The recent news that Baselogic, the holding company for Bloc, has gone into administration may have confirmed what we already expected, but the future of London Pleasure Gardens is still uncertain.
Worse still, the debacle has cast an unwelcome shadow over London's dance festival circuit as a whole. After years of crackdowns, licensing wrangles and noise restrictions, it was beginning to feel as if the capital finally had its sights on unlocking the festival potential underlying its already teeming club scene.
Bloc 2012, with its multiple stages and plethora of underground talent, was ready to carve its name into the London festival hall of fame. Joining the likes of SW4, Lovebox and Field Day, which have (as with most London festivals) faced pressure from the authorities and continued criticism about noise levels despite pushing on, succeeding and growing each year. It also appeared alongside other club brands announcing mini-festivals in outdoor urban locations for later in the summer – the likes of Eastern Electrics (at Area 12, Greenwich Peninsula) and Secretsundaze (Go Bang! at London Pleasure Gardens). Up until Friday, everything about the outlook was positive. Now, the only positive is that nobody got hurt.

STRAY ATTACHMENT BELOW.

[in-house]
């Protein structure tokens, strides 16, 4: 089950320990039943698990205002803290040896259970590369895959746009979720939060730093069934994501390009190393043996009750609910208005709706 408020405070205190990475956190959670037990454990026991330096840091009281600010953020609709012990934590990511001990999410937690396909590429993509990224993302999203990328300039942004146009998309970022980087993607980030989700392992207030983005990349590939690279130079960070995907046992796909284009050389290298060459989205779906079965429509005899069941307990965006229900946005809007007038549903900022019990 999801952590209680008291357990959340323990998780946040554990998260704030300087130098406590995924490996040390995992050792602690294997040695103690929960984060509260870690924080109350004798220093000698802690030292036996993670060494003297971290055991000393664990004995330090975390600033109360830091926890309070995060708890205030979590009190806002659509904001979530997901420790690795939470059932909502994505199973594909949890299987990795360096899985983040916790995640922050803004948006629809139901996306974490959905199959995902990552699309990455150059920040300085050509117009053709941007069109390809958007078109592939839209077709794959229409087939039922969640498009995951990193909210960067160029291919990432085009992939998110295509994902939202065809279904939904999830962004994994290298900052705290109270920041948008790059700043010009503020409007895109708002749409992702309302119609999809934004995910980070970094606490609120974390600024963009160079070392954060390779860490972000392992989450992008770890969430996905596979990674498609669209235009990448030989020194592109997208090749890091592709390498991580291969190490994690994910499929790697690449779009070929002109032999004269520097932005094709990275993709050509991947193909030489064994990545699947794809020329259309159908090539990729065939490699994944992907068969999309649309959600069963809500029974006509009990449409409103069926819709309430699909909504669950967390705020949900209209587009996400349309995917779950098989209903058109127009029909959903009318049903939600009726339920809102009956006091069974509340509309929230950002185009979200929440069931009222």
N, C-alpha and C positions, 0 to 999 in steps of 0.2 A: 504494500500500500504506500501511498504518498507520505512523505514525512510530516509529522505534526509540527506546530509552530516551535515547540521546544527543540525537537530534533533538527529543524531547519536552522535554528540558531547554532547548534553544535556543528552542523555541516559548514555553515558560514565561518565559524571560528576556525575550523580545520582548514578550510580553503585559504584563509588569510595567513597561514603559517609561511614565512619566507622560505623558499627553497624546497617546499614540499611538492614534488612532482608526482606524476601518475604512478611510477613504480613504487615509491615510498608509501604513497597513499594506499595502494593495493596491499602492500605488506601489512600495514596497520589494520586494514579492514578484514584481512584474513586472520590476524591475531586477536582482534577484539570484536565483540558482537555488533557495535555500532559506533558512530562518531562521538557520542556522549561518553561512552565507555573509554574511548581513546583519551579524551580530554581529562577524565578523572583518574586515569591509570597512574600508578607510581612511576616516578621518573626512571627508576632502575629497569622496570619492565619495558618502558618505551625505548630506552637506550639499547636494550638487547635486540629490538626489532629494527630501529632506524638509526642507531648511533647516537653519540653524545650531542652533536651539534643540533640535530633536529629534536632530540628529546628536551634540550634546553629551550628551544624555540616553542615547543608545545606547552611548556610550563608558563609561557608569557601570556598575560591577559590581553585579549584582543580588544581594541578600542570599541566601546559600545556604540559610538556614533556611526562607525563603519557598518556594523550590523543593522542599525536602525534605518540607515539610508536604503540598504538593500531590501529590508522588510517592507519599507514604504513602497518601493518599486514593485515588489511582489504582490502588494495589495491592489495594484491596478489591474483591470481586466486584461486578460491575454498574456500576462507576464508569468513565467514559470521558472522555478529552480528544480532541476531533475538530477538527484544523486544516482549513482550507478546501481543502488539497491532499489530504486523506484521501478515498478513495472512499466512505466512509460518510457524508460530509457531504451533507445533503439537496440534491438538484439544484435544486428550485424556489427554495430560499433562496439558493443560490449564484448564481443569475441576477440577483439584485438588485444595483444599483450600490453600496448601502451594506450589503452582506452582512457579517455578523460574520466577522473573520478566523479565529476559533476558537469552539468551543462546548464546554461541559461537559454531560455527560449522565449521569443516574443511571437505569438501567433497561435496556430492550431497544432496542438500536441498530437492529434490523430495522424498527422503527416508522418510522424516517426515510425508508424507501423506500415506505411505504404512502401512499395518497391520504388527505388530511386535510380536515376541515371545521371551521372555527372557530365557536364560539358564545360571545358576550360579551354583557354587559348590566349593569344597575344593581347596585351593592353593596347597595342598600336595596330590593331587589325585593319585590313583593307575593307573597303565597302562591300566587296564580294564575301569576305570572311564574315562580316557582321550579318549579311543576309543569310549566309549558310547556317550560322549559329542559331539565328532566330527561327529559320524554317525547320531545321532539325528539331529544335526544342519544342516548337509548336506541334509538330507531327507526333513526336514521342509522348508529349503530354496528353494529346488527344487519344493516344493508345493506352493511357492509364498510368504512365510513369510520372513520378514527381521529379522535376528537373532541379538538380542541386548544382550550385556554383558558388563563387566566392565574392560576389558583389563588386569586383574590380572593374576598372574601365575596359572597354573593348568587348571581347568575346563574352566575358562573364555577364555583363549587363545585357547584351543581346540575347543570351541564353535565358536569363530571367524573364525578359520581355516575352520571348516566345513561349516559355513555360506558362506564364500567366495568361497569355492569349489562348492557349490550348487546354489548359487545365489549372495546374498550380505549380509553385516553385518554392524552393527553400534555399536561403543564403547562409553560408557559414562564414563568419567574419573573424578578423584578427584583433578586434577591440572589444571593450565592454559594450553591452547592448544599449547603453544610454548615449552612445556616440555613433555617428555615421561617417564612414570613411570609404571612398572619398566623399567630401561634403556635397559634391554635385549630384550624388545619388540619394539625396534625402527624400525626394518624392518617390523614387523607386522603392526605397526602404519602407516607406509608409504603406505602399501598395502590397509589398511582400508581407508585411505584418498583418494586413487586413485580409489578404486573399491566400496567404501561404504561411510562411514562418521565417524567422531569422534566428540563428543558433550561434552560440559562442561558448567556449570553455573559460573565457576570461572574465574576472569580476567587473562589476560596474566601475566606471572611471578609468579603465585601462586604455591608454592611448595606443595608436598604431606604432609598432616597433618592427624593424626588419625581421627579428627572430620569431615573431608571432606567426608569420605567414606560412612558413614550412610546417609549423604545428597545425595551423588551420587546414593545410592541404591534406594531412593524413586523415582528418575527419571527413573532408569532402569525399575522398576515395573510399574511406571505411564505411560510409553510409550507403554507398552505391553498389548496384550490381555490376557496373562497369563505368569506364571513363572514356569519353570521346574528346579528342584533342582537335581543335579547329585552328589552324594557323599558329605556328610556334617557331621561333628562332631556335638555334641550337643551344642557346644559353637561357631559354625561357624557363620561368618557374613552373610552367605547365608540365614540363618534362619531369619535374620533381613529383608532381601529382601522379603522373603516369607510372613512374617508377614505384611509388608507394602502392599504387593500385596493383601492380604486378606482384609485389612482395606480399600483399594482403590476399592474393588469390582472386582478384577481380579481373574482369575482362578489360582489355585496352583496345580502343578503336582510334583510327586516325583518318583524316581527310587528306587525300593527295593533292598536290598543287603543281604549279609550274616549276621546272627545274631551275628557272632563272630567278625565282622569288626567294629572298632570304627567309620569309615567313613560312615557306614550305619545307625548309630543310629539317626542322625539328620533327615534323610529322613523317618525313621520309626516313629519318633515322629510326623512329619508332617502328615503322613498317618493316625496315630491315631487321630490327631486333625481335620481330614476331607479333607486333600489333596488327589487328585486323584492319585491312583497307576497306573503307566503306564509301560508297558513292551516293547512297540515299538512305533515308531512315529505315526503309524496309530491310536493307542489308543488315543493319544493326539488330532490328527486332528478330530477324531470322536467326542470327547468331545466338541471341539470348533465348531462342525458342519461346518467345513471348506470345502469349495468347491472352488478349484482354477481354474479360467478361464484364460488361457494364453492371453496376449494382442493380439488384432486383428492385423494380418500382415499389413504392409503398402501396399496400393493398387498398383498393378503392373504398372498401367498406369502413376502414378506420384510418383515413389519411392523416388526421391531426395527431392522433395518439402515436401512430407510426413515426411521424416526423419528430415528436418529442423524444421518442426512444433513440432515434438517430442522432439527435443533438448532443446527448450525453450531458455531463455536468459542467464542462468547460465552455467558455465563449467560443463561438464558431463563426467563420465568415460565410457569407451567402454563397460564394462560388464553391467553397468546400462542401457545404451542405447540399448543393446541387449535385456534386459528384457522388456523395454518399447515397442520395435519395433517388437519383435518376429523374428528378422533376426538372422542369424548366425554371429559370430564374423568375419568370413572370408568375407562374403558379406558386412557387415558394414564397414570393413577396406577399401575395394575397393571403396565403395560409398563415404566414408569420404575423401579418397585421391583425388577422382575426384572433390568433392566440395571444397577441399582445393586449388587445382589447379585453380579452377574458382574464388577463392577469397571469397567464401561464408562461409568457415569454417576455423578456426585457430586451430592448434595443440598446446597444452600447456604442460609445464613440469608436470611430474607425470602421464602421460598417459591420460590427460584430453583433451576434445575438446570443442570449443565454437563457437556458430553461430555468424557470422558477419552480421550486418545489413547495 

The scenes inside and outside of London Pleasure Gardens on Friday July 6th were certainly chaotic, for some even frightening, but the long-lasting effects of the event's eventual closure remain to be seen. As it stands, future events at London Pleasure Gardens still plan to go ahead, and the general feeling is that the site will cope with events of a much smaller scale. Art Of Dark with Steve Bug, Kate Simko, Phil Weeks and Hector this Saturday (14th July) is still on, and word from Secretsundaze is that Go Bang! on 26th August is still happening at the location.
An official statement from Secretsundaze read as follows: “As far as we know, no other events other than the second day of Bloc have been cancelled at the venue. Yes, we do still plan to go ahead there and will of course work as closely as possible with the venue to ensure we are 100% happy with the conditions of the site for the event. At this stage, we are confident that can be achieved.”
That may be so, but whether LPG can shake off the negativity and coax people out to the far reaches of South-East London so soon after the Bloc fiasco only time will tell. Regardless of who is to blame (a full investigation is underway), one certainty is that last weekend's events are a wake-up call. More disciplined planning as well as more cohesion between organising parties will be needed in future. More than anything though, we are lucky the only fatality here is the liquidity of a company — and not any actual people.
Words: Adam Saville
Pic: Beth Crockatt
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